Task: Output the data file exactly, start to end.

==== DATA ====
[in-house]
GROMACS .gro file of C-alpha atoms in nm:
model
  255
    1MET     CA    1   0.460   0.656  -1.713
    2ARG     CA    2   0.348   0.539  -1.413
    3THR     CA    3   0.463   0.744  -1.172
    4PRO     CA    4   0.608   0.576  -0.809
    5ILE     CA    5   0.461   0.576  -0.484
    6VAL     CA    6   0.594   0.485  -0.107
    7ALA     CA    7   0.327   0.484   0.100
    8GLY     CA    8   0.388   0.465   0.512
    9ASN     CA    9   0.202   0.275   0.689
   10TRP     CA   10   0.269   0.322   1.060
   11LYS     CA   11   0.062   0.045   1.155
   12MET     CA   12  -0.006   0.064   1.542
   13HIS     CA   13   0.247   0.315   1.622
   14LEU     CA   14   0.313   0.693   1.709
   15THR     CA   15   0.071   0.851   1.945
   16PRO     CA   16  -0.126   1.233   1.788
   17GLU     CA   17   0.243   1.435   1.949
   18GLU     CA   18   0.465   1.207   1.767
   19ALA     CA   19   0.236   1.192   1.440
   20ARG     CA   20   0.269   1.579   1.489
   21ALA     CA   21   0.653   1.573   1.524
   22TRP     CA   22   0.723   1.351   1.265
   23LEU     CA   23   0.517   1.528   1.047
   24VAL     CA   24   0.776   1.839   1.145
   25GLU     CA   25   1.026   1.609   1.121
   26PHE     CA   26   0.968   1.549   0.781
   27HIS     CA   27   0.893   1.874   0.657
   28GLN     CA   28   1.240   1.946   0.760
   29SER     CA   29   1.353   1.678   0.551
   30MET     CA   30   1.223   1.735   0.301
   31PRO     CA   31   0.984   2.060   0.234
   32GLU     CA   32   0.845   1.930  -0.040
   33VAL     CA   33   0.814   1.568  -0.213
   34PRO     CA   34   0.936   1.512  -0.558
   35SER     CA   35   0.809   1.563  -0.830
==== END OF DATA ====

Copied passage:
[in-house]
GROMACS .gro file of C-alpha atoms in nm:
model
  255
    1MET     CA    1   0.460   0.656  -1.713
    2ARG     CA    2   0.348   0.539  -1.413
    3THR     CA    3   0.463   0.744  -1.172
    4PRO     CA    4   0.608   0.576  -0.809
    5ILE     CA    5   0.461   0.576  -0.484
    6VAL     CA    6   0.594   0.485  -0.107
    7ALA     CA    7   0.327   0.484   0.100
    8GLY     CA    8   0.388   0.465   0.512
    9ASN     CA    9   0.202   0.275   0.689
   10TRP     CA   10   0.269   0.322   1.060
   11LYS     CA   11   0.062   0.045   1.155
   12MET     CA   12  -0.006   0.064   1.542
   13HIS     CA   13   0.247   0.315   1.622
   14LEU     CA   14   0.313   0.693   1.709
   15THR     CA   15   0.071   0.851   1.945
   16PRO     CA   16  -0.126   1.233   1.788
   17GLU     CA   17   0.243   1.435   1.949
   18GLU     CA   18   0.465   1.207   1.767
   19ALA     CA   19   0.236   1.192   1.440
   20ARG     CA   20   0.269   1.579   1.489
   21ALA     CA   21   0.653   1.573   1.524
   22TRP     CA   22   0.723   1.351   1.265
   23LEU     CA   23   0.517   1.528   1.047
   24VAL     CA   24   0.776   1.839   1.145
   25GLU     CA   25   1.026   1.609   1.121
   26PHE     CA   26   0.968   1.549   0.781
   27HIS     CA   27   0.893   1.874   0.657
   28GLN     CA   28   1.240   1.946   0.760
   29SER     CA   29   1.353   1.678   0.551
   30MET     CA   30   1.223   1.735   0.301
   31PRO     CA   31   0.984   2.060   0.234
   32GLU     CA   32   0.845   1.930  -0.040
   33VAL     CA   33   0.814   1.568  -0.213
   34PRO     CA   34   0.936   1.512  -0.558
   35SER     CA   35   0.809   1.563  -0.830